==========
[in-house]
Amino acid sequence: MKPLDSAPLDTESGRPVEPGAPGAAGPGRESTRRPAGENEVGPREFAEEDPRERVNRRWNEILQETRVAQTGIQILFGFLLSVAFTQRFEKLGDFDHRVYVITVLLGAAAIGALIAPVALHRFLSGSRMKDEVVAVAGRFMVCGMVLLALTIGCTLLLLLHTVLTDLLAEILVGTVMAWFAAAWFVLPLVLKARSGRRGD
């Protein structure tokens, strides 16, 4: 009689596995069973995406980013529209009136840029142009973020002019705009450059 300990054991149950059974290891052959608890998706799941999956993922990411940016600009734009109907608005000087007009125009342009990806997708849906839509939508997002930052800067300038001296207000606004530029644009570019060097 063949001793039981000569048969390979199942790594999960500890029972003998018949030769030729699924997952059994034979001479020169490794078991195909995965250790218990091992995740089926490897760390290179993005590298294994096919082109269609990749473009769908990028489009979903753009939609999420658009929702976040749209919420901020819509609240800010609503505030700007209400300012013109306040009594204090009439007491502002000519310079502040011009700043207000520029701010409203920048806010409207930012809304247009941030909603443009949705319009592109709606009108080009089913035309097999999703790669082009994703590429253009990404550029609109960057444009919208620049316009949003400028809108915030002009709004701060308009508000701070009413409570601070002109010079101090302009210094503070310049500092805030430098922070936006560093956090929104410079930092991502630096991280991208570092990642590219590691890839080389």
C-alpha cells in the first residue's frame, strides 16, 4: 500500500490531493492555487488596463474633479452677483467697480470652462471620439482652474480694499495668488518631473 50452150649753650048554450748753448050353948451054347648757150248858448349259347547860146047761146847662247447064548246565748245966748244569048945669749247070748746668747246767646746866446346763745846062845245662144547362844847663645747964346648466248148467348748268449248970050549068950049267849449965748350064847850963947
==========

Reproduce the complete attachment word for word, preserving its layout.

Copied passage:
[in-house]
Amino acid sequence: MKPLDSAPLDTESGRPVEPGAPGAAGPGRESTRRPAGENEVGPREFAEEDPRERVNRRWNEILQETRVAQTGIQILFGFLLSVAFTQRFEKLGDFDHRVYVITVLLGAAAIGALIAPVALHRFLSGSRMKDEVVAVAGRFMVCGMVLLALTIGCTLLLLLHTVLTDLLAEILVGTVMAWFAAAWFVLPLVLKARSGRRGD
């Protein structure tokens, strides 16, 4: 009689596995069973995406980013529209009136840029142009973020002019705009450059 300990054991149950059974290891052959608890998706799941999956993922990411940016600009734009109907608005000087007009125009342009990806997708849906839509939508997002930052800067300038001296207000606004530029644009570019060097 063949001793039981000569048969390979199942790594999960500890029972003998018949030769030729699924997952059994034979001479020169490794078991195909995965250790218990091992995740089926490897760390290179993005590298294994096919082109269609990749473009769908990028489009979903753009939609999420658009929702976040749209919420901020819509609240800010609503505030700007209400300012013109306040009594204090009439007491502002000519310079502040011009700043207000520029701010409203920048806010409207930012809304247009941030909603443009949705319009592109709606009108080009089913035309097999999703790669082009994703590429253009990404550029609109960057444009919208620049316009949003400028809108915030002009709004701060308009508000701070009413409570601070002109010079101090302009210094503070310049500092805030430098922070936006560093956090929104410079930092991502630096991280991208570092990642590219590691890839080389």
C-alpha cells in the first residue's frame, strides 16, 4: 500500500490531493492555487488596463474633479452677483467697480470652462471620439482652474480694499495668488518631473 50452150649753650048554450748753448050353948451054347648757150248858448349259347547860146047761146847662247447064548246565748245966748244569048945669749247070748746668747246767646746866446346763745846062845245662144547362844847663645747964346648466248148467348748268449248970050549068950049267849449965748350064847850963947